Tisdale scored the gamewining goal only 3:25 into the sudden death overtime period.
“I remember jumping on the ice and heading to the front of the net. As usual our defenseman are making extra plays back there, things you’d never see guys do later on. Just the awareness of Darren Kruger knowing I’m there. Rather than trying to shoot the puck he makes a play and allows me to tip it in. The building just goes crazy,” said Tisdale.
“We were so confident in our abilities that we were betting cases of beer on who was going to score the winning goal,” laughed Wilkie. “I don’t think there was ever a doubt in our mind and I think that’s why we were able to pull it out.”
“There was just no panic level,” added Daniels. “I think everybody was really confident in their abilities individually and as a collective group that just translated. We were really tough, not necessarily fighting, but guys played hard, were physical, took a beating some nights to score goals. At no point, even down 3-2 in the Memorial Cup and going into overtime, there was just never any panic on our team and that’s probably the thing I remember the most.”
The 6’2’’, 215-pound Wilkie had a 12-year professional career that included brief NHL stops with the Detroit Red Wings and Philadelphia Flyers. He said he had no idea what type of impact the championship season would have on Swift Current over the years.
“For the people and the town and the memories that we left, no. I know that I have carried them around for the last 30 years. It’s one of the most special memories that I have, so I can imagine what it’s done for the town. I really felt it today. I am so glad that they picked Swift for Hockey Day in Canada because I think it’s a great story that the country needs to hear.”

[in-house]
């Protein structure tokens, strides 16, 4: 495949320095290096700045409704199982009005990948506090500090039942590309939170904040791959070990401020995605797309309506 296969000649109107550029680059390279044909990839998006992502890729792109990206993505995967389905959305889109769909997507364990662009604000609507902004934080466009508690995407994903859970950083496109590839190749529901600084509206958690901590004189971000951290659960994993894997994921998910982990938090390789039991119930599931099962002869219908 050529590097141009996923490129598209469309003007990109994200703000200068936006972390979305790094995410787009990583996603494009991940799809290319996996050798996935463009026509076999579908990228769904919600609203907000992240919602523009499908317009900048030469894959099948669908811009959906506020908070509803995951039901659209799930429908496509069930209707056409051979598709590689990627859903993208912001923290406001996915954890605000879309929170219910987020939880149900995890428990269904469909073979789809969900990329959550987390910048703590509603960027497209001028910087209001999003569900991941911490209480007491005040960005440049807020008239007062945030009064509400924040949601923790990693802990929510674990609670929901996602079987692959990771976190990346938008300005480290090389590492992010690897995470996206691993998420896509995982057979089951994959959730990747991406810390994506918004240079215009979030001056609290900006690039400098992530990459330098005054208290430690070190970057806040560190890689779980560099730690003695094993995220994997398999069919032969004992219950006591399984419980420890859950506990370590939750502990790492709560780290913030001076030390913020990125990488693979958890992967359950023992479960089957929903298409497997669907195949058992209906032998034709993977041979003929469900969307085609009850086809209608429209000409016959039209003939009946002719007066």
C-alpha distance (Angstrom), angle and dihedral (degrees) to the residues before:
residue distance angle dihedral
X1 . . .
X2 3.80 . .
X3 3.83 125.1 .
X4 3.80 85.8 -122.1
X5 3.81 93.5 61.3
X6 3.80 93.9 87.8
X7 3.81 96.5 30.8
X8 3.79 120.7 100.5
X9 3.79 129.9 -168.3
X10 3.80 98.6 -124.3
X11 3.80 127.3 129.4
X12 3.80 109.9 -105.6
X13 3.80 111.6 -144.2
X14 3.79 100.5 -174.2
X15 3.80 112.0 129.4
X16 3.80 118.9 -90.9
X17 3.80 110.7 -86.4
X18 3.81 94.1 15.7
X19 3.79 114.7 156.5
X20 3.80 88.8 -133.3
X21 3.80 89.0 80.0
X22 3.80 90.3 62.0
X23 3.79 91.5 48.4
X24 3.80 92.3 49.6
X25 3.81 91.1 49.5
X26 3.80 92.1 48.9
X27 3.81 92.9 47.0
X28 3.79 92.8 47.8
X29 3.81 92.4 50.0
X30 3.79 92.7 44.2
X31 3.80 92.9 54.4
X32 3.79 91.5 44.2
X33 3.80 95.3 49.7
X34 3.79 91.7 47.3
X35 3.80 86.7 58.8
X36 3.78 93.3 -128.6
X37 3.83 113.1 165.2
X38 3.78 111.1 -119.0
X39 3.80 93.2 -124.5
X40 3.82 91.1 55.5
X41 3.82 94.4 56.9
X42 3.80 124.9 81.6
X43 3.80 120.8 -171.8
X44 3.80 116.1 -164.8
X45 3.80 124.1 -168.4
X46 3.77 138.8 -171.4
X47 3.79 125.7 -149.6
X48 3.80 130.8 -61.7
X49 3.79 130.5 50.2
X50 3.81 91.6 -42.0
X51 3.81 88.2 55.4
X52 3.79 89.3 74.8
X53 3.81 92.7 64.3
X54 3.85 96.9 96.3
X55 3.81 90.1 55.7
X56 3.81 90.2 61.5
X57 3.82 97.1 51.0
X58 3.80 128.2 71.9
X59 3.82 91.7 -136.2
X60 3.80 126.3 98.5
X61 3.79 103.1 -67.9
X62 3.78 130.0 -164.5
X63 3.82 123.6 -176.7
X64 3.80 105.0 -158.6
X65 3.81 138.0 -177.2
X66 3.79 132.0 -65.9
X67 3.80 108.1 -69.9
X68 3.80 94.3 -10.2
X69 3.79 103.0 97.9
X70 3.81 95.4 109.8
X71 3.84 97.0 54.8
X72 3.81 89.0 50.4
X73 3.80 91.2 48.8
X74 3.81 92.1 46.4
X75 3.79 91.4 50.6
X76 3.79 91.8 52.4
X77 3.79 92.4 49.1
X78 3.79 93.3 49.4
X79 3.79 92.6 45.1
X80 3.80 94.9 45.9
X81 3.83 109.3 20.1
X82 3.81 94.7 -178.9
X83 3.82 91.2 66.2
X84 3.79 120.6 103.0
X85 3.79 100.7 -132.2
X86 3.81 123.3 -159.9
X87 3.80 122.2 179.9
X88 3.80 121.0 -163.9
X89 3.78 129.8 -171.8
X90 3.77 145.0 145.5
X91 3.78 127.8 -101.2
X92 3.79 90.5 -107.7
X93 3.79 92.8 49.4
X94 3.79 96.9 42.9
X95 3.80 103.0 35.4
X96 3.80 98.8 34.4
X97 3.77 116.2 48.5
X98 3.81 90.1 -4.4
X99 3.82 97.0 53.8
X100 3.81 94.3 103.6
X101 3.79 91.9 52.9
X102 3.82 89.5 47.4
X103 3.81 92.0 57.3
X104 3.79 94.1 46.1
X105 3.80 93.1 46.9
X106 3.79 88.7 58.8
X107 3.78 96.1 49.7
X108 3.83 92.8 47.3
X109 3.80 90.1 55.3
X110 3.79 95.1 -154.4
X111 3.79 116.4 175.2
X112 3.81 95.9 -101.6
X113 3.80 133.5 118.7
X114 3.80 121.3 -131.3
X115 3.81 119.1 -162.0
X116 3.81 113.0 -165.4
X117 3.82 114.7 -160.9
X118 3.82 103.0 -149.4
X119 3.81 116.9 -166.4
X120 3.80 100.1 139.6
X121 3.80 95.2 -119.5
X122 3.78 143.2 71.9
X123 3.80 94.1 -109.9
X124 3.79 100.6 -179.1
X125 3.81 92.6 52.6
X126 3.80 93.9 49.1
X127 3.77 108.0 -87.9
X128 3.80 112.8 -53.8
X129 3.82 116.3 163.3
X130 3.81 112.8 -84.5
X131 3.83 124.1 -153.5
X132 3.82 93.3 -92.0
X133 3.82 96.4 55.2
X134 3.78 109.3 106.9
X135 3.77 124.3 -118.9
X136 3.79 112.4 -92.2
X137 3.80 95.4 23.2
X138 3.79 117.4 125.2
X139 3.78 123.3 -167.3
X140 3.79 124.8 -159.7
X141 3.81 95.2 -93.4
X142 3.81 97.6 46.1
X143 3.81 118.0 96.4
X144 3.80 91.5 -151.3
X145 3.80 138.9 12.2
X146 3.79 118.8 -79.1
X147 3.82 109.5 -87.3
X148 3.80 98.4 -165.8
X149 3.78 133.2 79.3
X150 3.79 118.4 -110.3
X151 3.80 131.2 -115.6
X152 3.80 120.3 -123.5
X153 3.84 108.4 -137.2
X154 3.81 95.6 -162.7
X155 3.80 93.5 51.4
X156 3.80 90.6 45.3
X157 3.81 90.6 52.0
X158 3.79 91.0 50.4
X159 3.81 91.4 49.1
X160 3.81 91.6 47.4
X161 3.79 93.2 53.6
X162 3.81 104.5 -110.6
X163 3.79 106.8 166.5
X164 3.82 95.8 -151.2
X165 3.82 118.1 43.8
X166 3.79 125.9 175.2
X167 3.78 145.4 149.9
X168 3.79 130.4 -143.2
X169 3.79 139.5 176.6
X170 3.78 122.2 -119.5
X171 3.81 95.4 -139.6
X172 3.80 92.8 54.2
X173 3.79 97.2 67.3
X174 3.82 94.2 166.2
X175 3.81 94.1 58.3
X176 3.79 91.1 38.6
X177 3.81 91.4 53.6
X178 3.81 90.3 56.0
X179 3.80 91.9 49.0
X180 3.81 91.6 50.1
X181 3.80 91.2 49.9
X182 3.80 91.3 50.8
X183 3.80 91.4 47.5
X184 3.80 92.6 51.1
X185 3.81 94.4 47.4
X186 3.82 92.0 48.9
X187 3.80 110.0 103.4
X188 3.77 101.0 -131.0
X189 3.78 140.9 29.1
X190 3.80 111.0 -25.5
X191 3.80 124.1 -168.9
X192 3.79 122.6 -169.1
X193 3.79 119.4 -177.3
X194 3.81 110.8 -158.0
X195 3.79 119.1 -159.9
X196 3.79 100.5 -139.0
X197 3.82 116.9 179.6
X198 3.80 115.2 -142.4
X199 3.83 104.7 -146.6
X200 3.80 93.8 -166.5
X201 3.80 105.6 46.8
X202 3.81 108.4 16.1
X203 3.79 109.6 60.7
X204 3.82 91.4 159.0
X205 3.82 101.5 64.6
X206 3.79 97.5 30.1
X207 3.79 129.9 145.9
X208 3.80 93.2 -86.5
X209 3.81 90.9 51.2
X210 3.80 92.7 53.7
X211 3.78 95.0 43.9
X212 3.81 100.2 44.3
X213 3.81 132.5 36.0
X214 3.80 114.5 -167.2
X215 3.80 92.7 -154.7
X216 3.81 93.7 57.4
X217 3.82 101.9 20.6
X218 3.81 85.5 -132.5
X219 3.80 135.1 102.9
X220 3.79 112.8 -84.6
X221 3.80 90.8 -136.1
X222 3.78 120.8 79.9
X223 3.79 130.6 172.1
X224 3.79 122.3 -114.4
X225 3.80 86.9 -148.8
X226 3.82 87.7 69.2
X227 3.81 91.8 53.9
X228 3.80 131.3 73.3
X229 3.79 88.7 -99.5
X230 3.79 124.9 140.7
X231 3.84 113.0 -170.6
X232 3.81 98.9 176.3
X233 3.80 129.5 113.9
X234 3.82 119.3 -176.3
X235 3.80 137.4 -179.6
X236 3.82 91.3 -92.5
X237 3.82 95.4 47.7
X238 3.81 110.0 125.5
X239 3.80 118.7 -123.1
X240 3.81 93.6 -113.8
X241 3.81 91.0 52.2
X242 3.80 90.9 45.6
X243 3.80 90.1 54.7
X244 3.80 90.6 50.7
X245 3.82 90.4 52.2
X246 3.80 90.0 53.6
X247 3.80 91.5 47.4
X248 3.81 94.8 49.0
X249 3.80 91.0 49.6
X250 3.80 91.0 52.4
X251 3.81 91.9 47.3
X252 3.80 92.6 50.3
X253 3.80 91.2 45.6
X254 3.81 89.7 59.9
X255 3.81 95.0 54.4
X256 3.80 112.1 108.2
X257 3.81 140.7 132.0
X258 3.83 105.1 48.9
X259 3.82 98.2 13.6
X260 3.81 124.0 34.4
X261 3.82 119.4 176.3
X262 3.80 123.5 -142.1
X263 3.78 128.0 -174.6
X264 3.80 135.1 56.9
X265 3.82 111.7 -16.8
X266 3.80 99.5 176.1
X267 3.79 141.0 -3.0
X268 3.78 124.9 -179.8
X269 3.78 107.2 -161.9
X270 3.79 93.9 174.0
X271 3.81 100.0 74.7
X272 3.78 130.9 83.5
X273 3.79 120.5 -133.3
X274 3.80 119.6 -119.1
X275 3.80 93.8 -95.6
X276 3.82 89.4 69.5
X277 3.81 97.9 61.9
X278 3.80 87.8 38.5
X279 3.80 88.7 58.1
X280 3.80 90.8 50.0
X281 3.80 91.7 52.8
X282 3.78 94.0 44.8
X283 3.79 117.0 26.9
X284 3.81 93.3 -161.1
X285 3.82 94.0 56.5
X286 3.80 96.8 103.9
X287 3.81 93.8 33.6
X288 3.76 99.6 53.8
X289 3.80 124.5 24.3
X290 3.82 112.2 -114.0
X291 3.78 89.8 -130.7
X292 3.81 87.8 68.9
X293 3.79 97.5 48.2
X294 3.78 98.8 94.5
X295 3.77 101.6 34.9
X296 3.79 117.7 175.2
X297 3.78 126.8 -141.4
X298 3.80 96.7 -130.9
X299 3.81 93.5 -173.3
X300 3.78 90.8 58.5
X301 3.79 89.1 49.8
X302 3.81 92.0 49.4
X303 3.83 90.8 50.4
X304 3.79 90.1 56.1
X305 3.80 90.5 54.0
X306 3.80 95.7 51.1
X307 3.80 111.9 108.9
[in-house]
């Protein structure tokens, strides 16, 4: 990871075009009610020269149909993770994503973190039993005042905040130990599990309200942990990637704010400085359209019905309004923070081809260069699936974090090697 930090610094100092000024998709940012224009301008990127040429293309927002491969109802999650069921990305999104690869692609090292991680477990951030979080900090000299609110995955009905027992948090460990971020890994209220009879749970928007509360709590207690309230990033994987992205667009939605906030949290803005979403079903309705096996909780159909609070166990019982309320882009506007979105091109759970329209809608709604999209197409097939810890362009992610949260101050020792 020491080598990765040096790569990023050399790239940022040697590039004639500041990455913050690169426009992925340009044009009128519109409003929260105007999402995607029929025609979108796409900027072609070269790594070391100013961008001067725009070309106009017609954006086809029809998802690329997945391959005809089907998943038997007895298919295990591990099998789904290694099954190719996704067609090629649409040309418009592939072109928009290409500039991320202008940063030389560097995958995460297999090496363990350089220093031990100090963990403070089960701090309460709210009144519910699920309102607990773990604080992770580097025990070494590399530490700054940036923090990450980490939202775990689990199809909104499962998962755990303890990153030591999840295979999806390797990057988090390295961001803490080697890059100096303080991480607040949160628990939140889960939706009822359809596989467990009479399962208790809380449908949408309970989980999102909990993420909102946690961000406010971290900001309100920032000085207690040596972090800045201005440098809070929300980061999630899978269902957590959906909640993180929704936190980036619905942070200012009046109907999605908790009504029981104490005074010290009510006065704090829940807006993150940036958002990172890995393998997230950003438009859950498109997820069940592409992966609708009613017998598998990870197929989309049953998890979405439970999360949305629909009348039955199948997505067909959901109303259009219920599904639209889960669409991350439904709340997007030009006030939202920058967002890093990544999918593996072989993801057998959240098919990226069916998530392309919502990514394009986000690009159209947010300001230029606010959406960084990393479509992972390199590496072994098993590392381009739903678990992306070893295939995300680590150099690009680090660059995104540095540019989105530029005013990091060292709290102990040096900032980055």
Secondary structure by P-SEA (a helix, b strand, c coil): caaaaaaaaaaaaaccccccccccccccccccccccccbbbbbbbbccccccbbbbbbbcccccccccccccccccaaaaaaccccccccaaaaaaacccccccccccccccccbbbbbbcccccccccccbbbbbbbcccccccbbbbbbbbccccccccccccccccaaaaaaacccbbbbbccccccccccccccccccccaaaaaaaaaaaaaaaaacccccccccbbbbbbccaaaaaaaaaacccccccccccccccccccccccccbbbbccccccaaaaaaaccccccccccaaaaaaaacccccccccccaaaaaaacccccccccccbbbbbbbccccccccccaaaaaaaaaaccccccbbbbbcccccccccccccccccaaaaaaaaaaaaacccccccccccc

Daniels totaled 30 goals and 31 assists during 1988-89 as a 16-year-old. He had a historic game the following season when he scored all seven goals in a 7-4 win over the host Medicine Hat Tigers on Oct. 20, 1990, which remains tied for the most goals in a single WHL game.
“It was a weird night. I got a couple in the first period. I accidentally blocked a shot in the second period, thought I was going to miss the rest of the game, so I left the ice for a little bit, but came back,” said Daniels. “At the time I was playing with Andy Schneider, who anybody who has watched the Broncos over the years knows he is probably the best passer that has ever come through here. So I had a few tap ins that were real easy that added up to special night.”
Daniels played his first professional game in 1990 with the Philadelphia Flyers and concluded his career in 200809 with the Phoenix Roadrunners in the East Coast Hockey League. Along the way he played in seven different leagues and in every corner of North America. His hockey odyssey took him as far as Slovenia and also included eight seasons with the Achorage/ Alaska Aces near the end of his career.
“I was really lucky. I played in a lot of good spots. I didn’t mind the moving around at all. I played for great coaches. I had great teammates along the way. I enjoyed everywhere I played. I know guys that played in a lot less places than I did and maybe, for whatever reasons, didn’t enjoy it as much. I certainly did enjoy it. When I went to Alaska I thought it was going to be for one year, but I ended up staying for eight and living up there. It’s weird how the world works. I have no complaints, I enjoyed my career immensely.”
Bob Wilkie (left) skated on the iplex ice for the first time since the Broncos 12-0 playoff run in 1989.